Defending the Freedom to Own Pets


The Future of Dogs in an Animal Rights America

by Walt Hutchens


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PUPS -- H.R. 835/S.707 Information PDF  | Print |
Wednesday, 28 December 2011 22:10


If you own (or co-own) even one intact female over the age of four months and sell or offer for sale over 50 offspring of the females you own you would be required to obtain a USDA license and comply with the requirements of the Animal Welfare Act (AWA) including being inspected.

One could spend hours trying to understand that statement but based on government actions in other pet animal law situations you should assume that they'll count every sale or transfer unless you can prove it shouldn't be counted.

For example: Your website says "Puppies available sometimes." During a year you whelp a litter of 10 and three other breeders with whom you co-own bitches whelp one litter of 10 each. You get nothing from the co-owned litters. Each of you keeps back two puppies as show/breeding prospects. You take back three puppies from earlier litters and resell them. You place two mixed breed puppies from the local animal shelter (losing money on them.) You keep your sister's unregistered bitch while she's on vacation; her bitch whelps 10. Mom and pups go back to sis when she returns; you get nothing. You DON'T co-own that bitch but neither you nor sis have paperwork showing that you don't co-own her.

YOU count 32 or maybe 35. Then a neighbor calls a tip line and reports you as an unlicensed 'puppy mill.' USDA inspects you (and then your co-owners) and counts 55. Can you prove that the difference of 20 puppies (or even  five of them) shouldn't count? Maybe, but may be cheaper to just pay the fine and agree not to breed for two years -- a typical punishment for a breeder licensing violation.

These details MAY be clarified when regulations are written, after the PUPS bill passes. But don't count on it. You will want to keep the total number of puppies from owned and co-owned bitches WELL below 50 and watch out for situations where you might have to prove that sales shouldn't be  counted.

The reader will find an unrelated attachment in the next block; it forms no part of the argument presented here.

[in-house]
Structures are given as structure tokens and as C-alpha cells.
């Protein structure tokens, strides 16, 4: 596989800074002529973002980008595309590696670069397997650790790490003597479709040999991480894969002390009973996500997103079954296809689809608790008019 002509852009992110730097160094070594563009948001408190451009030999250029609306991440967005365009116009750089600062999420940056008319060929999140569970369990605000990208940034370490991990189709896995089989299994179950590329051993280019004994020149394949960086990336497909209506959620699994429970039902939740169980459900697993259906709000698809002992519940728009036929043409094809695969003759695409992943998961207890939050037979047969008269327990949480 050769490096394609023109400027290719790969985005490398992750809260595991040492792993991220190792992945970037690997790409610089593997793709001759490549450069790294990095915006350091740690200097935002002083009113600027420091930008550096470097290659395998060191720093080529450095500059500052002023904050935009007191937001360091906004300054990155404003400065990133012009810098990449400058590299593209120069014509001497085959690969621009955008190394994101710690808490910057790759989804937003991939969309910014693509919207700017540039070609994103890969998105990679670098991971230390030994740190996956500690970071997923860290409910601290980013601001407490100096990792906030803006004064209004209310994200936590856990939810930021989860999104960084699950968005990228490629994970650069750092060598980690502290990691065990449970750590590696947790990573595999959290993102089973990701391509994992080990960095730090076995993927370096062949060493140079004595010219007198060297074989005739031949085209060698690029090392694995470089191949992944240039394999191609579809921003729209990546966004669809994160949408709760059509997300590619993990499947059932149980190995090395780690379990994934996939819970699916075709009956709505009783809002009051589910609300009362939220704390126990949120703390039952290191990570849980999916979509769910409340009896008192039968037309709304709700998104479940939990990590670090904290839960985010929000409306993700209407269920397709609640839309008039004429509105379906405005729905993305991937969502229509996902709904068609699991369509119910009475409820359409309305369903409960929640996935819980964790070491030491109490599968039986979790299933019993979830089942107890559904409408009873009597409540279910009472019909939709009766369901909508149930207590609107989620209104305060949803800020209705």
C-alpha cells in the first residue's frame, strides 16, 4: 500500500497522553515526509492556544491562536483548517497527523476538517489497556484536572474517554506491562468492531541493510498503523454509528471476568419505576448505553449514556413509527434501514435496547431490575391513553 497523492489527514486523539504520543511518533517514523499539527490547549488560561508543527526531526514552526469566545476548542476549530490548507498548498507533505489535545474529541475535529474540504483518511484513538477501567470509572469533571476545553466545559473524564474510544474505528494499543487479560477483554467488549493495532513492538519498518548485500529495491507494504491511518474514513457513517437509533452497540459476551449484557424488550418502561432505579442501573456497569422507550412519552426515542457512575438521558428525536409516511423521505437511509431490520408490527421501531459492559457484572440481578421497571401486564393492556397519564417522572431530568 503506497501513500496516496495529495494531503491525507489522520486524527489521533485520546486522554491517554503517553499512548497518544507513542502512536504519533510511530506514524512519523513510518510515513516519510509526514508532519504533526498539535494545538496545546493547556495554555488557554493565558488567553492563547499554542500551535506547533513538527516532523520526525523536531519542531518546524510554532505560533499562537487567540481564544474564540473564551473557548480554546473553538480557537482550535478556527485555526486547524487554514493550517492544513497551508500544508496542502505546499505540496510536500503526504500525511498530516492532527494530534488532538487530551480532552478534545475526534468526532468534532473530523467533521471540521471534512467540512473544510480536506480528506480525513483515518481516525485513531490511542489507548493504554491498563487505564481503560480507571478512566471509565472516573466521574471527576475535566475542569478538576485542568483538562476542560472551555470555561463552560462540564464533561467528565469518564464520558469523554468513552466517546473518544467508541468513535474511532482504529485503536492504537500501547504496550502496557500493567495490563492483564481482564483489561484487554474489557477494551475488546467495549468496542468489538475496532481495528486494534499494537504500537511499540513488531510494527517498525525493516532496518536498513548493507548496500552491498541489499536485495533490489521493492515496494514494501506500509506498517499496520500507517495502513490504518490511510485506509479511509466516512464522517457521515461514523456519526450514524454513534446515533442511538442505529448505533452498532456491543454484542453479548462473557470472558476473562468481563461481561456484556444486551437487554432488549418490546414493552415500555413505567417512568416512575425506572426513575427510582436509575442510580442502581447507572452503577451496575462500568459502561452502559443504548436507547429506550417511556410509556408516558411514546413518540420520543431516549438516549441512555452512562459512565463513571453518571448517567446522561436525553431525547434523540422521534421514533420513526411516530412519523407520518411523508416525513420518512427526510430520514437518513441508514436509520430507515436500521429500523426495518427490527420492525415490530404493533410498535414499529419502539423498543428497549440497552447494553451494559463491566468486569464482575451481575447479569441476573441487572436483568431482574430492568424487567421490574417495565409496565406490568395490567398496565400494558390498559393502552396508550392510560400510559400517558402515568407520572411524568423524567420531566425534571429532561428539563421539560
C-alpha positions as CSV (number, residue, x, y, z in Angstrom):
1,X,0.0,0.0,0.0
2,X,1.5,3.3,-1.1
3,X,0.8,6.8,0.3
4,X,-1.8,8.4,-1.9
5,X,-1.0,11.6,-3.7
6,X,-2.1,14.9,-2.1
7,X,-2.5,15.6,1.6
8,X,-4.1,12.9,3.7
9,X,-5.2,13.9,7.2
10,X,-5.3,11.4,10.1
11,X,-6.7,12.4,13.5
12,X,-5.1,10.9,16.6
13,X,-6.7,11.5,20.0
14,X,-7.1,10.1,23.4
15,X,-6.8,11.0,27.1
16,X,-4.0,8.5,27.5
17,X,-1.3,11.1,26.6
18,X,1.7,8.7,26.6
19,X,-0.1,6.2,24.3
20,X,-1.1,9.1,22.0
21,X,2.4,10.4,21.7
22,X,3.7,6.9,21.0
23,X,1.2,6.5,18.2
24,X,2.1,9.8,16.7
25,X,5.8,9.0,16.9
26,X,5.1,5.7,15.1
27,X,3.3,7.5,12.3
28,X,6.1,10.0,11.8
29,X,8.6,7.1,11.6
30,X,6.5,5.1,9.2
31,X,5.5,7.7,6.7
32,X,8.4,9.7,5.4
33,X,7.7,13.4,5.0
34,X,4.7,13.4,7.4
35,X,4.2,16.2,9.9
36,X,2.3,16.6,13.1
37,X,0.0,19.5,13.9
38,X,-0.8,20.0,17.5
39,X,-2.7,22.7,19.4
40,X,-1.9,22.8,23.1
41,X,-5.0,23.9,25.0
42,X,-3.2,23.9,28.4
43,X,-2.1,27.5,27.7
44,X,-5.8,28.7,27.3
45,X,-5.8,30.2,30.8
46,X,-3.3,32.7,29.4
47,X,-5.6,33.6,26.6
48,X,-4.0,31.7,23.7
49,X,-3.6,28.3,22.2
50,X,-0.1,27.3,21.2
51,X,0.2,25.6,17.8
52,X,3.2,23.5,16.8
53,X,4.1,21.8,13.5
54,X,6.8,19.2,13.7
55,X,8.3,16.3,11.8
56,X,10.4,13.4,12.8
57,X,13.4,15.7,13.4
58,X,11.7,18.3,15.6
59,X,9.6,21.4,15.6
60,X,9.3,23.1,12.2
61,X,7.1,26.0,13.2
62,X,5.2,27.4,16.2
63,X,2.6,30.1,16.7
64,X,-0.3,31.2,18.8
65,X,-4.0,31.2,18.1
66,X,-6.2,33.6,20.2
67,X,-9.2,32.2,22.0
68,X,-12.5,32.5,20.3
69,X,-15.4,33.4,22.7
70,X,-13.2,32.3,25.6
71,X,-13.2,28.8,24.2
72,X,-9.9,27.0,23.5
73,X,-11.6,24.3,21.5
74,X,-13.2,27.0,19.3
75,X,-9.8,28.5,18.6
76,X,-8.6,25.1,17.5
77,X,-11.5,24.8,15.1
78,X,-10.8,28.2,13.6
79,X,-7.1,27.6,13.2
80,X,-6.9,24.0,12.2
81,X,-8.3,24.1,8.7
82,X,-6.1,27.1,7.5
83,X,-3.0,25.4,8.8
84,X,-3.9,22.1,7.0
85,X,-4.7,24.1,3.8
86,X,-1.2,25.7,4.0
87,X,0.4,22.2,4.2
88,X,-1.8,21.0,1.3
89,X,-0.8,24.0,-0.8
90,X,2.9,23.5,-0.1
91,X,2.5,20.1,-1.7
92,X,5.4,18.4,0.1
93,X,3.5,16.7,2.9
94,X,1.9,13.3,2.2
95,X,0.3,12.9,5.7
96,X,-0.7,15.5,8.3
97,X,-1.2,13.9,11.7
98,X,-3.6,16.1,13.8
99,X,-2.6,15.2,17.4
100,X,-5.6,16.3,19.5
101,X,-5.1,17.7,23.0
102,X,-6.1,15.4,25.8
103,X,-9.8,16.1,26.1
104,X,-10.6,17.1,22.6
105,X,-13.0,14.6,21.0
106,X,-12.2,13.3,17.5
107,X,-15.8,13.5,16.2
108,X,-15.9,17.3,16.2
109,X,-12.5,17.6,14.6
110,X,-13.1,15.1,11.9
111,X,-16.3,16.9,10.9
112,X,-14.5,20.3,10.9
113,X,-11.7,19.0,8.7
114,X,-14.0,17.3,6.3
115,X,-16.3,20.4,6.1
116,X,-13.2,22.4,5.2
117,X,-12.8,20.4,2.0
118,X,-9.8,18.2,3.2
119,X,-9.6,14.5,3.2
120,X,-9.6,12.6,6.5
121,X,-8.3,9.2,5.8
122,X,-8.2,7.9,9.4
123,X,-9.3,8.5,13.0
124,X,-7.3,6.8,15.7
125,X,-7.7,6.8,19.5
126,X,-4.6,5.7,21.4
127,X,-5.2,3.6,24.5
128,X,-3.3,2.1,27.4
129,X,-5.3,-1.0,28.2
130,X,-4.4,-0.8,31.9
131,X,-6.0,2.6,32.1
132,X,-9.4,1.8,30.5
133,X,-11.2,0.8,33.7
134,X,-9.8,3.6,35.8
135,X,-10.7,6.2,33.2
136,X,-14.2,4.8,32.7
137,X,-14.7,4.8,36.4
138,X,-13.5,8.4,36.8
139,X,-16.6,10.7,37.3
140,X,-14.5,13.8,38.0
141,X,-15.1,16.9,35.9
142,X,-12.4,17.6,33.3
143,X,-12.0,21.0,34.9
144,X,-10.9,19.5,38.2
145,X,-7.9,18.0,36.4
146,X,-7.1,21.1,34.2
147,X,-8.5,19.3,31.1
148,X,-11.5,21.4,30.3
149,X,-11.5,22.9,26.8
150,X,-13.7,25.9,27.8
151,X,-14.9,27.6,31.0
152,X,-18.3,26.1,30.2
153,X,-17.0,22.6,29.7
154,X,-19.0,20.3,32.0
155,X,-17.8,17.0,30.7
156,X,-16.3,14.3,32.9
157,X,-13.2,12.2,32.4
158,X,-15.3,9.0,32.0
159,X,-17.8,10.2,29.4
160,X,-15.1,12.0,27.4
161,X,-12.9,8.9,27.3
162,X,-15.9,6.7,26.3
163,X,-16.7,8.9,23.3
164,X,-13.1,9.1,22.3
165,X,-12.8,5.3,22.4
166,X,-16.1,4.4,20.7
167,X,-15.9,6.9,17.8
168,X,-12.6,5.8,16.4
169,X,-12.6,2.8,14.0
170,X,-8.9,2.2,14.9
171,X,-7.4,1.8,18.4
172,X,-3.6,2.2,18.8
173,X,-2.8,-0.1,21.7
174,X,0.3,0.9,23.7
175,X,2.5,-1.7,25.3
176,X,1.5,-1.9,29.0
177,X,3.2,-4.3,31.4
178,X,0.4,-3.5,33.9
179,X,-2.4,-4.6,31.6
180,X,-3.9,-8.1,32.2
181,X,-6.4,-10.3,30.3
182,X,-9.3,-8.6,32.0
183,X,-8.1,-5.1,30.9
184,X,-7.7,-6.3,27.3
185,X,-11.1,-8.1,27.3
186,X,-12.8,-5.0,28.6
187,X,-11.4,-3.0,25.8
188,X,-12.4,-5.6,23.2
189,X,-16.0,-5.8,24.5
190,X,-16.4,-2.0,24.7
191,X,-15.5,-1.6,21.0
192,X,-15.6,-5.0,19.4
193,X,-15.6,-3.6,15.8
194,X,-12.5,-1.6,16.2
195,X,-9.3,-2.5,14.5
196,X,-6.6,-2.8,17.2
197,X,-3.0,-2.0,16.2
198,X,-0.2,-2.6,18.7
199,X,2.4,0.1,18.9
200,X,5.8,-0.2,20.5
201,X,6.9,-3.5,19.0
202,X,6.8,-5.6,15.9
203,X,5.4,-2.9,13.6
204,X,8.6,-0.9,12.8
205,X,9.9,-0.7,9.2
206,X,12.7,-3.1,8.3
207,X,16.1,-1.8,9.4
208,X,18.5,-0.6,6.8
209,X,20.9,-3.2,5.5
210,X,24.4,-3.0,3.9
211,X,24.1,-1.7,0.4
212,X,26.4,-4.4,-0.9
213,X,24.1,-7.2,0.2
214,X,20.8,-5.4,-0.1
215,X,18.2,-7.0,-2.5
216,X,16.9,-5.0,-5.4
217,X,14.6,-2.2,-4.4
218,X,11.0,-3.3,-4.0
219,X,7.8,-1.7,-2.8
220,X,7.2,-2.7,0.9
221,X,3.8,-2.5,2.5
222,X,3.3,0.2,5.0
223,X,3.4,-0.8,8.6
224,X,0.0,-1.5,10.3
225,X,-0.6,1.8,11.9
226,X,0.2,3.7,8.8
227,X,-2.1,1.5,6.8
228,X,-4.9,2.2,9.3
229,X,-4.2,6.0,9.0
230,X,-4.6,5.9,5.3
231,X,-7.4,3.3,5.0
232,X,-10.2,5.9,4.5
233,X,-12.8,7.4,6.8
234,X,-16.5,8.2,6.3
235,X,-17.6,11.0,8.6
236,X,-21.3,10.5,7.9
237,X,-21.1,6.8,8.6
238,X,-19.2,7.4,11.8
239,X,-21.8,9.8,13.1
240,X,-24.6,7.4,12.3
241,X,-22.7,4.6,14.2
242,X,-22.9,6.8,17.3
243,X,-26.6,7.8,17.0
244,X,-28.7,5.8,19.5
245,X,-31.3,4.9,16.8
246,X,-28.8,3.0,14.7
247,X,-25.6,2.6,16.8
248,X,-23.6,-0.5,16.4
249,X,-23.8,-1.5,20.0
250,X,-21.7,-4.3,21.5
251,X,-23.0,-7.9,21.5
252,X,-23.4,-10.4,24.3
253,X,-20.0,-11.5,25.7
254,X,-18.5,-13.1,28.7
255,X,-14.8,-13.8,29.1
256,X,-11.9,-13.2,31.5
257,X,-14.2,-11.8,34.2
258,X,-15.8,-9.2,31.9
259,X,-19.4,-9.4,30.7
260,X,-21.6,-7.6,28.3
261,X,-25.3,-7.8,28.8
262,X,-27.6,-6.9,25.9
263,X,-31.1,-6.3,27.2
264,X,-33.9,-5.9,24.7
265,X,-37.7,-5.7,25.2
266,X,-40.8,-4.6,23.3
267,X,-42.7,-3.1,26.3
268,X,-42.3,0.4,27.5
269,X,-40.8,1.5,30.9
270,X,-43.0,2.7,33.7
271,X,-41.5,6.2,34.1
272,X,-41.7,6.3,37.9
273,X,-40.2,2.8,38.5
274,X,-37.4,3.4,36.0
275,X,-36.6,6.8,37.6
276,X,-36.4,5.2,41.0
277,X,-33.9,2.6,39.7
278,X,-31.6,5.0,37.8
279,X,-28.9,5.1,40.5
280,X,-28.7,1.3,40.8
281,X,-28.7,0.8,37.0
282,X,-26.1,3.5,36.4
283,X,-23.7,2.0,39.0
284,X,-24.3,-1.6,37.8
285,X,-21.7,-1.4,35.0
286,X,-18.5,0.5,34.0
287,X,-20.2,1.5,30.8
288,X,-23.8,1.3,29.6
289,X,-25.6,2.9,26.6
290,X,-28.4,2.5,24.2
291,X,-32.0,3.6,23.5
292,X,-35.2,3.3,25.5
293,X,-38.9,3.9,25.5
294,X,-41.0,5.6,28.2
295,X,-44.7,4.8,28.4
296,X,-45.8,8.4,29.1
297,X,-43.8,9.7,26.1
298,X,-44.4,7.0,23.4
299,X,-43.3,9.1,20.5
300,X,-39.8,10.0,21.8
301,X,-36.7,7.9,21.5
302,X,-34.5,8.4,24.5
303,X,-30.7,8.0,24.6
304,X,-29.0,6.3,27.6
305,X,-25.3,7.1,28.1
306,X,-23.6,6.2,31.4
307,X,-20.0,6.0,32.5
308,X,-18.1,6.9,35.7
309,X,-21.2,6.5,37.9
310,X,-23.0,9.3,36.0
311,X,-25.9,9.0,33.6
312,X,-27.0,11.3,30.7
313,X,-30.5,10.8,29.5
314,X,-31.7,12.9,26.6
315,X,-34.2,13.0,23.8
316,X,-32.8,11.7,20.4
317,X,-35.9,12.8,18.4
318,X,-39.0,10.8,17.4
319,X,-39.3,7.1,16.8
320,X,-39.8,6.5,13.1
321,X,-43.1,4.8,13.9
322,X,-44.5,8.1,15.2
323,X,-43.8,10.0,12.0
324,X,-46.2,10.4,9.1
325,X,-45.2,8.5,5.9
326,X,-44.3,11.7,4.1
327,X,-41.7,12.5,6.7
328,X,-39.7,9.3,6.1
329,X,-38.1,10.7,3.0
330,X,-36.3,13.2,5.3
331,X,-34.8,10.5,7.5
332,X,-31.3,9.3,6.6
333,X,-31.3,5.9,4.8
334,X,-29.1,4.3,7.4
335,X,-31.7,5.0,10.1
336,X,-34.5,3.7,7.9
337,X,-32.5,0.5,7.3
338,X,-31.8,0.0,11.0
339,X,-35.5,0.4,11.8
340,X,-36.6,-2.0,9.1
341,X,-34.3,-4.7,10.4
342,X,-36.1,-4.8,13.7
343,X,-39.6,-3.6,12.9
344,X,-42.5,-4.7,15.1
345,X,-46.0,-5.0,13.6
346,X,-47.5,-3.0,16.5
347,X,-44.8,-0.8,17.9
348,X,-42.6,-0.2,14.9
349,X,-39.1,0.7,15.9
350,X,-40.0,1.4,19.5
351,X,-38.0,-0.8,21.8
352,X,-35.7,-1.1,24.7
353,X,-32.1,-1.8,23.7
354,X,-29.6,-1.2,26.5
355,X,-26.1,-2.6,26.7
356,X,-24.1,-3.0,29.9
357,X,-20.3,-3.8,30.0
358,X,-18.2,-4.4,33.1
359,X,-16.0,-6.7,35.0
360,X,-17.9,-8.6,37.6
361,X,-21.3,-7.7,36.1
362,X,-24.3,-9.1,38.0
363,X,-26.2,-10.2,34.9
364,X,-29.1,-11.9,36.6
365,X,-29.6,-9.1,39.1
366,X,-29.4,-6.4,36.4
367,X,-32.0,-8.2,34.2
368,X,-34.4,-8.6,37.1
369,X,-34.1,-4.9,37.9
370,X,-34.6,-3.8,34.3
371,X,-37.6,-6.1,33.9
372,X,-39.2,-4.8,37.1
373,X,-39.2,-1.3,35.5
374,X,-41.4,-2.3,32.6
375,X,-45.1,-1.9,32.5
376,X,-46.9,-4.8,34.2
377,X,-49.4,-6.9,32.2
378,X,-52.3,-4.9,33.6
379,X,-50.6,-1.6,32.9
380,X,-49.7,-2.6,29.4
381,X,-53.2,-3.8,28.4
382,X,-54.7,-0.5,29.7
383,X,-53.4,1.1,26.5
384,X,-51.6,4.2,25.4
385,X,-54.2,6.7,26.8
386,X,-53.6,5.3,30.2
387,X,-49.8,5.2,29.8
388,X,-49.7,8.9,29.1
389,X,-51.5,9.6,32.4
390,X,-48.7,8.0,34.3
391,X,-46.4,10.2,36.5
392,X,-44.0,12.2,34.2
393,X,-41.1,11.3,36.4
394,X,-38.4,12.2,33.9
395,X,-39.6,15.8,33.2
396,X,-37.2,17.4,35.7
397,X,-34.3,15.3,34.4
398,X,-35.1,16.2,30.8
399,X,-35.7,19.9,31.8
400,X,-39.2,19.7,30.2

Even if you keep your numbers down it is possible that you could be audited and (in effect) required to prove that you aren't required to be licensed.


You would have to build an AWA-compliant kennel. Floor drains, surfaces that can be sterilized with 180 degree water (or in one of two other ways) certain sizes of pens/shelters, etc. The cost of such a kennel might be $100-200,000. Of course you must be properly zoned and in many areas would have to get county permission and meet setback and waste disposal requirements. There may be requirements that make no sense: A heated floor? Air conditioning? You will almost certainly have to get a business license and that may bring additional requirements possibly including handicapped accessibility, parking ...

You cannot be USDA licensed and keep dogs in your house, whelp litters in your bedroom, or any of that. You must establish certain written procedures (for example your vet has to do things and PUPS will add a requirement for exercise procedures for your dogs), you must keep certain records. Once you have the kennel and procedures, you have to be inspected before being licensed and perhaps once yearly thereafter. These inspections are without notice, you must be there (i.e., your kennel must have someone in attendance at all times) and you cannot say "wait until tomorrow."

Some inspectors are decent, some are knowledgeable, some are both and some are neither. The regulations don't spell out all the details and each inspector fills in the gaps differently. You will have items requiring correction after every inspection and if you have too many violations you will be fined. 

PUPS is a statement by the U.S. government that dog breeding is a hobby only if done at a truly tiny scale. If you do more than that, then (the government says) you have to be a business and meet all the requirements of a business, no matter how much money you lose. The IRS, however, will continue to base its determination (for tax purposes) on whether you make a profit, meaning that as a hobbyist you will be a business for local, state, and federal law but a hobbyist (thus unable to deduct all expenses) for tax purposes.